There are many Jewish mystical concepts and doctrines that center on the metaphor of light. Classic Kabbalistic works often have names that focus on light, such as Sefer Ha-Bahir (the Book of Brightness) or the Zohar (the Brilliance). Ohr Ein Sof (Infinite, “Never-ending” Light) is the name for the divine light that emanated from the Ein Sof (the Infinite Godhead) at creation.
In the Kabbalah of Rabbi Isaac Luria (1534-1572), creation is depicted in a way reminiscent of the Big Bang theory of modern cosmology. According to his teachings, God performed tsimtsum (contraction) within the endless divine Light to make a space in which creation would occur. Then God sent a ray of God’s light into that space to fill the vessels of creation. But the light was so powerful that it shattered some of the vessels and they broke, leaving sparks that are still trapped in the material world, waiting to be elevated to their divine source through mitzvot performed with true intention. Our task is to be God’s partners in raising up those sparks to their divine Source. (This is part of the mystical meaning of Tikkun Olam, which today we use primarily to refer to Social Action.)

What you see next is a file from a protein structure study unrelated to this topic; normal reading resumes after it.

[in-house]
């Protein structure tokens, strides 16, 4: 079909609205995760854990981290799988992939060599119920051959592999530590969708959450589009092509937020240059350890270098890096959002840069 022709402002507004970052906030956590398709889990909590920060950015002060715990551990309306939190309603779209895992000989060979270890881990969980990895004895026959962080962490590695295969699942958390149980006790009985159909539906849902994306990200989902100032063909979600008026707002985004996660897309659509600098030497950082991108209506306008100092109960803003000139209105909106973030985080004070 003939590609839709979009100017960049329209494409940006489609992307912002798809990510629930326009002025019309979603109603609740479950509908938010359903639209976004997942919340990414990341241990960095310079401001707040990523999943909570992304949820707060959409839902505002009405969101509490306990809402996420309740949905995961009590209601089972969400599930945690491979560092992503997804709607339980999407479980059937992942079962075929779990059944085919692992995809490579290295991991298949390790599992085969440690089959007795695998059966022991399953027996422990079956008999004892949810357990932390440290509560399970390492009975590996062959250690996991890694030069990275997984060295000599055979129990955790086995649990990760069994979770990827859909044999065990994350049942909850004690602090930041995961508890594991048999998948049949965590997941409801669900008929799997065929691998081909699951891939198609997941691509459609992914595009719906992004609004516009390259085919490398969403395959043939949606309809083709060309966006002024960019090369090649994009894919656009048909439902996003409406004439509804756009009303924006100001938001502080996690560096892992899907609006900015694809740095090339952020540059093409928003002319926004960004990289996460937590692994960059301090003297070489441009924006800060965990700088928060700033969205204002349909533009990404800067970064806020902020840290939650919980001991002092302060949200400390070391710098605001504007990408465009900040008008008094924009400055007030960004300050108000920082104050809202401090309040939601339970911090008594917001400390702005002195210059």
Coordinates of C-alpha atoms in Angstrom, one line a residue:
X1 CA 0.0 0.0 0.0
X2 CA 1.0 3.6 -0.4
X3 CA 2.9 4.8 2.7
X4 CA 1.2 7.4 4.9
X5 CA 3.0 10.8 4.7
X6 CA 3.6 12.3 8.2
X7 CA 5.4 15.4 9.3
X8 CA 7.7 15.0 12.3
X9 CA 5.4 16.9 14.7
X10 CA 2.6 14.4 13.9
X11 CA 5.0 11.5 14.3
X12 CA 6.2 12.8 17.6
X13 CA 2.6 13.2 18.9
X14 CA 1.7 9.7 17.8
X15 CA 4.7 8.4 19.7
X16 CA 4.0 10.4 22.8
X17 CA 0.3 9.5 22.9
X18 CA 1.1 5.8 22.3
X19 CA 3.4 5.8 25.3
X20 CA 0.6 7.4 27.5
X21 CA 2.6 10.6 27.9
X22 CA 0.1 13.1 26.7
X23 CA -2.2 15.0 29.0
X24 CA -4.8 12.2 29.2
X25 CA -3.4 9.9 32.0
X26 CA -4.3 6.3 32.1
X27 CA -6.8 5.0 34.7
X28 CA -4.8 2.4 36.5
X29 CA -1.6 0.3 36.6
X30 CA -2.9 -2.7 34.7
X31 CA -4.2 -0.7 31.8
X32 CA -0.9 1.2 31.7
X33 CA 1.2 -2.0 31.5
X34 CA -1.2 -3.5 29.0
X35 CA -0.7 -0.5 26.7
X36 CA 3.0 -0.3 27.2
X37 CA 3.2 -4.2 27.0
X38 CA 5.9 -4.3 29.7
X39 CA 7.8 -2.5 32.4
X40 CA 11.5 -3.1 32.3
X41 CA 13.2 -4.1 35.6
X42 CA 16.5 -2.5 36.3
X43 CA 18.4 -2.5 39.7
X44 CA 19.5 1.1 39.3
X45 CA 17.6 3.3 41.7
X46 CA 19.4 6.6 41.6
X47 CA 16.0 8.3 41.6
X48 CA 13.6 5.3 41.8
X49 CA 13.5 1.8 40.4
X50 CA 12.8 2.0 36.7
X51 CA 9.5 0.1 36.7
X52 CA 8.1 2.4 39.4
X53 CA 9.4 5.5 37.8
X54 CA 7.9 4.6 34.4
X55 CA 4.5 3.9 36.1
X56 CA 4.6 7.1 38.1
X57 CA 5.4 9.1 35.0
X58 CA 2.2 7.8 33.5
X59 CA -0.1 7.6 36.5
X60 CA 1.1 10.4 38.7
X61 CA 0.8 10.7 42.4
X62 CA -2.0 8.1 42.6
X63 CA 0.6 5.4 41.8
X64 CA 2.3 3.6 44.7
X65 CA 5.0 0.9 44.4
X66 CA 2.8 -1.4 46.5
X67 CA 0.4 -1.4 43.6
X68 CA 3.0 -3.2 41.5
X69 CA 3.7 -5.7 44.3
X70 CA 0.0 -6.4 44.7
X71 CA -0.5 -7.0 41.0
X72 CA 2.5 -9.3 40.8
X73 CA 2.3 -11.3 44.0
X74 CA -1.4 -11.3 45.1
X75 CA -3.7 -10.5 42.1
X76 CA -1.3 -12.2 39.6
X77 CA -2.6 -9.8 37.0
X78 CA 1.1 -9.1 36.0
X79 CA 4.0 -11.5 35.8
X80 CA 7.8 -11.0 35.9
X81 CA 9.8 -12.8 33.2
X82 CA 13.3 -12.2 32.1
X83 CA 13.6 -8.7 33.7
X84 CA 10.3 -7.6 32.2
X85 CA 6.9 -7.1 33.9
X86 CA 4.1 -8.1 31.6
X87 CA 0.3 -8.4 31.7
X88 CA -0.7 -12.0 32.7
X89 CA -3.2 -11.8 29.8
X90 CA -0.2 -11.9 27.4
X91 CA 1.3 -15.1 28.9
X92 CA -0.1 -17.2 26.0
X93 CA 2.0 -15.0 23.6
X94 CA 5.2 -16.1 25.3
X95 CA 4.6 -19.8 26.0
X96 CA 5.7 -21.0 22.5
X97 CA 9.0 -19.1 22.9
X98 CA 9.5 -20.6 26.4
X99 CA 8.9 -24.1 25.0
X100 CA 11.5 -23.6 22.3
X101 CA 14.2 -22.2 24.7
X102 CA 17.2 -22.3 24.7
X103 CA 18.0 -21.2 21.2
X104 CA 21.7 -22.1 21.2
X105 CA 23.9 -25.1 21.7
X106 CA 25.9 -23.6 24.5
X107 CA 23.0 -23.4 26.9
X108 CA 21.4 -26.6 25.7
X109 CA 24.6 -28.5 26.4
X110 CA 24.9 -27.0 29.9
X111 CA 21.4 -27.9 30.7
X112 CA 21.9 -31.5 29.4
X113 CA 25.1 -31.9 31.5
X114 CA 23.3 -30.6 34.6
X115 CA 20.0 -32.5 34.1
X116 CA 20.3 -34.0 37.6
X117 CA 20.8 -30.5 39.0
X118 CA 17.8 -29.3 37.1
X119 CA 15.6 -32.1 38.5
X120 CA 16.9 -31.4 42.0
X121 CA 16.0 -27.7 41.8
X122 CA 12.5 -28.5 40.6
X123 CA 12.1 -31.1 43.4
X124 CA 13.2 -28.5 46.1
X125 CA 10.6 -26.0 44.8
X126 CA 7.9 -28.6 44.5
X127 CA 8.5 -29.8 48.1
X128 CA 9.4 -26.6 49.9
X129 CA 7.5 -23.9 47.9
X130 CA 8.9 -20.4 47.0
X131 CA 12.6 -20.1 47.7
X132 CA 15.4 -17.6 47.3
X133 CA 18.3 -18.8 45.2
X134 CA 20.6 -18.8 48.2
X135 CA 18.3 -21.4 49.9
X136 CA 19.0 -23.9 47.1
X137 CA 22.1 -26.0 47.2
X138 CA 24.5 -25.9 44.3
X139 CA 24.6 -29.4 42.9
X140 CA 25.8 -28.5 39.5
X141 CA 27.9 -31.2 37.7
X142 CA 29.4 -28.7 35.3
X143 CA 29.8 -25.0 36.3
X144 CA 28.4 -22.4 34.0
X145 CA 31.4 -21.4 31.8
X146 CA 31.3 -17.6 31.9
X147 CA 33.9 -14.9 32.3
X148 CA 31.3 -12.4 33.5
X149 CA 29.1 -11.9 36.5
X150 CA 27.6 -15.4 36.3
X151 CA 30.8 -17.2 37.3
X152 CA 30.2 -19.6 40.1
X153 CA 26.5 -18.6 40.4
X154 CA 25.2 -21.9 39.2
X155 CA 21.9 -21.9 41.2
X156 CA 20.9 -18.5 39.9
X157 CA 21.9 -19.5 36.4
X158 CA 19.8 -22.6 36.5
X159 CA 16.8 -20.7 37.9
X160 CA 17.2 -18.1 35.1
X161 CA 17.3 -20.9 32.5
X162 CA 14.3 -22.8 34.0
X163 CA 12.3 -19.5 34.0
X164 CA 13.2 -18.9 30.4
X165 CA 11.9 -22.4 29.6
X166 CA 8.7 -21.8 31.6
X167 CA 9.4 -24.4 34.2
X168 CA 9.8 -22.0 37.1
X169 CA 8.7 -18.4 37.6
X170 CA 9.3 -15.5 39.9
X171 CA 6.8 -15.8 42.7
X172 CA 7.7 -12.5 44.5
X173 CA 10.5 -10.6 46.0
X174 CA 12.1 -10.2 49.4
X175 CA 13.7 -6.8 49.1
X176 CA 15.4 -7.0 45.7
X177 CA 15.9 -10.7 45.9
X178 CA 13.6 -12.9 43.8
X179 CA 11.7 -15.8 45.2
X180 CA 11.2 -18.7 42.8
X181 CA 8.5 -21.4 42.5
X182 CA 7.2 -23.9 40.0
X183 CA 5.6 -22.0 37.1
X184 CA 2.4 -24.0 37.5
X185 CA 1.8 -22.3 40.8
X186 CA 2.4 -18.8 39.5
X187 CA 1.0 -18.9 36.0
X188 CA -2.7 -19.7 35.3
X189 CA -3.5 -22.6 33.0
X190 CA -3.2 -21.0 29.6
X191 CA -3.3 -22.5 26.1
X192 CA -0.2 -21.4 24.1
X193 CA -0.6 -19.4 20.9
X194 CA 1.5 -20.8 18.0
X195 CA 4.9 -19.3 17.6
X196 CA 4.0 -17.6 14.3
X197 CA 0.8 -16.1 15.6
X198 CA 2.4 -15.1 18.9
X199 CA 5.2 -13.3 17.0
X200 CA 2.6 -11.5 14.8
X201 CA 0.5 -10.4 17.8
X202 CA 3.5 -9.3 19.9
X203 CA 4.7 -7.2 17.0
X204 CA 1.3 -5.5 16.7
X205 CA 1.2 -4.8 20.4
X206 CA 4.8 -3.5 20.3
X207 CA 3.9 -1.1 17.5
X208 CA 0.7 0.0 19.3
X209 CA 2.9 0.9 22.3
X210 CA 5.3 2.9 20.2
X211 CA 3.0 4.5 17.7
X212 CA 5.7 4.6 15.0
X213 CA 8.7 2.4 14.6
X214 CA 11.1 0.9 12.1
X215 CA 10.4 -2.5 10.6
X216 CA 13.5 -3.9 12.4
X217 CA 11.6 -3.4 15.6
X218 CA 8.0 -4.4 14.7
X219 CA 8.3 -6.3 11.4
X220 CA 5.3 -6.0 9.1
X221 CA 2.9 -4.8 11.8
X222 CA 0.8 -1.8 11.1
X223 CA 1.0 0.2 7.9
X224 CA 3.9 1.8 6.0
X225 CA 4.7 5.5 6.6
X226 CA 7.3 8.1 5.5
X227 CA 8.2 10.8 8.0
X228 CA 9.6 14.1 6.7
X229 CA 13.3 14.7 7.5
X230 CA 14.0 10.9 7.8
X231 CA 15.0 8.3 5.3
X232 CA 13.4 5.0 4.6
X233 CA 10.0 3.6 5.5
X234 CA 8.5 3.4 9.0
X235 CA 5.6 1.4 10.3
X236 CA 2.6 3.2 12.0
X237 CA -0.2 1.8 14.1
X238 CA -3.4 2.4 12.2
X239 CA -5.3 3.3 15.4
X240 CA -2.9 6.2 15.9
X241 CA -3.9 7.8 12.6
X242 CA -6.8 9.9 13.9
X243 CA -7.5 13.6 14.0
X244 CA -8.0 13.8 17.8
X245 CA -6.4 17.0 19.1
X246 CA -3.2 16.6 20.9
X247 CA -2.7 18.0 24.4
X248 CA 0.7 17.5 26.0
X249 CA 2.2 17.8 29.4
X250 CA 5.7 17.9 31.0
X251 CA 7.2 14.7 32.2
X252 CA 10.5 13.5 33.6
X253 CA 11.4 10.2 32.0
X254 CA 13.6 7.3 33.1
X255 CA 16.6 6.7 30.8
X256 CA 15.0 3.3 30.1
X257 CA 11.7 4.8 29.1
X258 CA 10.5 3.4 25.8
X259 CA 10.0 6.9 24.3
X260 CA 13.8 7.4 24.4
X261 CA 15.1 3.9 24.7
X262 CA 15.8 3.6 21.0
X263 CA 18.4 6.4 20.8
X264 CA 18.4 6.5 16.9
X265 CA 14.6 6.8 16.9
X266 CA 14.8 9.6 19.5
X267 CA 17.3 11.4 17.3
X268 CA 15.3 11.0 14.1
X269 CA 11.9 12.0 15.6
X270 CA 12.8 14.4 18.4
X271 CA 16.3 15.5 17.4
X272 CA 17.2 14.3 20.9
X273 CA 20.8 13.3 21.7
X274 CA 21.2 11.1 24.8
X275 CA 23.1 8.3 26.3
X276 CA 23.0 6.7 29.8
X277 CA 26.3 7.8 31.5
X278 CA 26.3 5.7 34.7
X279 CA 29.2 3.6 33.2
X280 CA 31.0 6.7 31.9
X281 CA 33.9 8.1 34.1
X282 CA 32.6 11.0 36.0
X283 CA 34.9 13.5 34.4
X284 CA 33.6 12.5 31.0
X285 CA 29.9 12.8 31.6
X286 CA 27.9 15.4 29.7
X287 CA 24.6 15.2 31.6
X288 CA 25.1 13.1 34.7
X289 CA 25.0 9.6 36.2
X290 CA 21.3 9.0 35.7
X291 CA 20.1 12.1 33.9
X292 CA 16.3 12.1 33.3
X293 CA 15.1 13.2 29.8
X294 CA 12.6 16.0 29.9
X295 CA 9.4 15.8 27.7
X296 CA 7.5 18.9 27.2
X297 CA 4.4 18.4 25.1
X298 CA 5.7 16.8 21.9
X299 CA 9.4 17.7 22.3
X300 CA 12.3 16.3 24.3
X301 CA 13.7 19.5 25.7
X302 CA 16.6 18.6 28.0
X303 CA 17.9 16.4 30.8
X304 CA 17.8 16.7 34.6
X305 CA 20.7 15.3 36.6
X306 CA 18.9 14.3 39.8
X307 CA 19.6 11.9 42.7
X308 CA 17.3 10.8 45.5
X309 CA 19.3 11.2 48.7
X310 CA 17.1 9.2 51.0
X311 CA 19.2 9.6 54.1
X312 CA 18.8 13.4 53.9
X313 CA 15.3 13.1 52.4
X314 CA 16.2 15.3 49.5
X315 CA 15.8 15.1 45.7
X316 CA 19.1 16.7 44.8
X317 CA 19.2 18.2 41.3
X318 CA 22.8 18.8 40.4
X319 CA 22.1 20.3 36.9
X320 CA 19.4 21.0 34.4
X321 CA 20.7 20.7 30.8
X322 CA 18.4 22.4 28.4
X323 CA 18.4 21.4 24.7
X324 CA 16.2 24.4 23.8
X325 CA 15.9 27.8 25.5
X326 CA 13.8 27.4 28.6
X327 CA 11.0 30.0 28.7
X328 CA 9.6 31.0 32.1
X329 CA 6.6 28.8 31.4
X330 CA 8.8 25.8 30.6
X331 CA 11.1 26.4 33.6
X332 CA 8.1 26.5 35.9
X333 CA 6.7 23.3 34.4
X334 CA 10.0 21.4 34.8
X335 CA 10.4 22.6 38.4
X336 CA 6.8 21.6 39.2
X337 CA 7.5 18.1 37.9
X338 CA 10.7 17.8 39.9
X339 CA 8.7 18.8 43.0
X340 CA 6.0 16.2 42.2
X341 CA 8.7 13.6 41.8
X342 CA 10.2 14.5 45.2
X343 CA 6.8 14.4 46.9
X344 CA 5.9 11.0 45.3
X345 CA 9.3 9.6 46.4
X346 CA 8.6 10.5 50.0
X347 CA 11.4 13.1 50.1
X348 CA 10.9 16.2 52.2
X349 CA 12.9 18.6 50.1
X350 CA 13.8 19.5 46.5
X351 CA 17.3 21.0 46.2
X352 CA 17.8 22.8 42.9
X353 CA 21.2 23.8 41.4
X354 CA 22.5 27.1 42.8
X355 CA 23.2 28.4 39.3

כִּי עִמְּךָ מְקוֹר חַיִּים בְּאוֹרְךָ נִרְאֶה אוֹר
For with You is the fountain of life, by Your light do we see light/ (Psalm 36:10)
Featured Image: “A Hole in the Sky,” by Bo Nielson, justwalkedby.com, via Flickr
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